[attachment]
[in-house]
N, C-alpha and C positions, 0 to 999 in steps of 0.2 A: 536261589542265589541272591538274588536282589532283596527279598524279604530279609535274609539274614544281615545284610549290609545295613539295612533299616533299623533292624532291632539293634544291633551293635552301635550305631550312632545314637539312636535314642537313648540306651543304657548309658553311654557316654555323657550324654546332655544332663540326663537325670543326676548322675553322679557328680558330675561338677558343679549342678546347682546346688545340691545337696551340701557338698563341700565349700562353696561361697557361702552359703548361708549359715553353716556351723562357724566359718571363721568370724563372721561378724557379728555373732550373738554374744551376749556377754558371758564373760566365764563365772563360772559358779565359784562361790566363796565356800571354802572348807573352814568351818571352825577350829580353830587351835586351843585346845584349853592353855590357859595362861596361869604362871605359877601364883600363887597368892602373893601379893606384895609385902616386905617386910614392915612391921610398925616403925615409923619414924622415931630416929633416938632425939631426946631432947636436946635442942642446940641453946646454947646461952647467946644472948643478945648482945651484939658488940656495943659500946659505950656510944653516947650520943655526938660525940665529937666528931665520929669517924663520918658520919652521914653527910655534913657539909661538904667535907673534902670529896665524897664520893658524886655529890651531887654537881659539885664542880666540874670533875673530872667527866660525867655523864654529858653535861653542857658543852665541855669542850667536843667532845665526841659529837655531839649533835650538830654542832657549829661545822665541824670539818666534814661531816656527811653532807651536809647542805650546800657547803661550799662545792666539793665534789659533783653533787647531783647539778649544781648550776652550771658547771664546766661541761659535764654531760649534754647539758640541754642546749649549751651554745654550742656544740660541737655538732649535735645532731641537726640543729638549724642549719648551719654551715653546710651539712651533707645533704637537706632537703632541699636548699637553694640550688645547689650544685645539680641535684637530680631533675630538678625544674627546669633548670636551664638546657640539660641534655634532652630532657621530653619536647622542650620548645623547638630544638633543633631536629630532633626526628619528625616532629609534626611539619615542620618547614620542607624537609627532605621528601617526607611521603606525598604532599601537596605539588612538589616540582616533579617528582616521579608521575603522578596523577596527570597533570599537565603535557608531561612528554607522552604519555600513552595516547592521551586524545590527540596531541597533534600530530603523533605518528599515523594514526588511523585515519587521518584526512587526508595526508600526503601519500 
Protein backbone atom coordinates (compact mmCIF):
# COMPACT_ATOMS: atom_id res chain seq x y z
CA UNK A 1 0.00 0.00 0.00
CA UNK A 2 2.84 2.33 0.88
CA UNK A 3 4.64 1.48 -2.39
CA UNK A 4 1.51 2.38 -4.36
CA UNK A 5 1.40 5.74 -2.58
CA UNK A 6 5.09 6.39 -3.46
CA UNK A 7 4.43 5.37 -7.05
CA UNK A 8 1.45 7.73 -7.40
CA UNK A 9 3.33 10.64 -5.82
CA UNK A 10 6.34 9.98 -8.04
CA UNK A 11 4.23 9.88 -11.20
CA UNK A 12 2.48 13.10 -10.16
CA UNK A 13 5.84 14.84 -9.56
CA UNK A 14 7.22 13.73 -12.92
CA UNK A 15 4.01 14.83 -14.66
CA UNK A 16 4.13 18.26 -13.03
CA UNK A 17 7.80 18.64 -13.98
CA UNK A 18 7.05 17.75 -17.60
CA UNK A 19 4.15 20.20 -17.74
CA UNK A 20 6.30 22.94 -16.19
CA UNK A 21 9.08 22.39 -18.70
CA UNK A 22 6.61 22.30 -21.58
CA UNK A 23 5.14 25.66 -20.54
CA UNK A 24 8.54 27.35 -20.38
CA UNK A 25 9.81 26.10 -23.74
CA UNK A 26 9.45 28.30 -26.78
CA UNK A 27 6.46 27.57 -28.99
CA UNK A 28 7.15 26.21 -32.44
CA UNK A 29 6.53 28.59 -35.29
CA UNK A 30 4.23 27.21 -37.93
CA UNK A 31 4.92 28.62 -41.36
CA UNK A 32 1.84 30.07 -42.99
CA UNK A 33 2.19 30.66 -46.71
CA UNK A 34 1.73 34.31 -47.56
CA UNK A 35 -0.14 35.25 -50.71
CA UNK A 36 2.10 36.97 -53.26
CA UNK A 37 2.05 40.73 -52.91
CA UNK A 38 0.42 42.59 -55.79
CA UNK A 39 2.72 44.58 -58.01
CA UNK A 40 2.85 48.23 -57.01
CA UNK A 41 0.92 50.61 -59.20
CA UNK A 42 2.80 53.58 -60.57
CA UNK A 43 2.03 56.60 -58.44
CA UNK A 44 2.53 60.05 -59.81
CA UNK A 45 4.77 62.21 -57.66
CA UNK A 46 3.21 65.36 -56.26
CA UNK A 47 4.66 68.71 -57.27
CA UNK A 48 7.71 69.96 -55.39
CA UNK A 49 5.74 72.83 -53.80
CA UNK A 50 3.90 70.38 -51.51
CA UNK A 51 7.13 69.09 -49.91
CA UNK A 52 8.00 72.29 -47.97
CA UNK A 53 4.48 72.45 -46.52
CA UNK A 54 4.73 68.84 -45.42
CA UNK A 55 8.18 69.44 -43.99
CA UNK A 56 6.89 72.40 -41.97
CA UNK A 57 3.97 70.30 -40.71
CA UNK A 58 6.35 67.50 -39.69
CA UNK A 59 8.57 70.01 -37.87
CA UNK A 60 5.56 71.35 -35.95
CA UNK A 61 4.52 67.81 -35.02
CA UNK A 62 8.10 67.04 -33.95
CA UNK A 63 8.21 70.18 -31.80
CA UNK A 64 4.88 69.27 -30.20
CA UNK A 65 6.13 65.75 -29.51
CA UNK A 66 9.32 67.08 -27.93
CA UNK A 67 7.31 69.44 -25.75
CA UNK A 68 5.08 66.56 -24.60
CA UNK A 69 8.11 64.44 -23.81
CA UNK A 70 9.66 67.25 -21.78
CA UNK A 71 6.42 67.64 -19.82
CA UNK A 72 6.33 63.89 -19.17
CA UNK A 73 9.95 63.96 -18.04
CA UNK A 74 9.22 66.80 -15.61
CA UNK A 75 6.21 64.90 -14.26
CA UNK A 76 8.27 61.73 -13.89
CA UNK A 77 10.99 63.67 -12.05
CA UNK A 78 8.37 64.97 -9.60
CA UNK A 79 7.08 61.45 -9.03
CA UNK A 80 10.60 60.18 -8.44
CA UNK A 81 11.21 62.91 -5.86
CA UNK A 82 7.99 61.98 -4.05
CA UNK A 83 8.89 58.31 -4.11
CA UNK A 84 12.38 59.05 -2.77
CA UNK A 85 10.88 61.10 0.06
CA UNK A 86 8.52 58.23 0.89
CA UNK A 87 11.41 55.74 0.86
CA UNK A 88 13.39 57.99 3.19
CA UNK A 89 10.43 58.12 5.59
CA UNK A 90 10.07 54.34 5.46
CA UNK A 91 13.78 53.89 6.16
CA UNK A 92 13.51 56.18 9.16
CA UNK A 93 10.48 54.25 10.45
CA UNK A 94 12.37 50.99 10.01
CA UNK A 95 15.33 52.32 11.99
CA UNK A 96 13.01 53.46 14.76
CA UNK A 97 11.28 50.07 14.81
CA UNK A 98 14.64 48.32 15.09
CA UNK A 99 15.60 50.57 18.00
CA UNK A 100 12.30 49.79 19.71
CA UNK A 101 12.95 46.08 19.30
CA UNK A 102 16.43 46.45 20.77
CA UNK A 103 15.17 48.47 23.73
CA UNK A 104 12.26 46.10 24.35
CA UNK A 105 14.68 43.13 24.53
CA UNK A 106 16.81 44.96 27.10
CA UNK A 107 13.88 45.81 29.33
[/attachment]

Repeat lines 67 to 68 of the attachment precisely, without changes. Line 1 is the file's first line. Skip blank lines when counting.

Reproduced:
CA UNK A 63 8.21 70.18 -31.80
CA UNK A 64 4.88 69.27 -30.20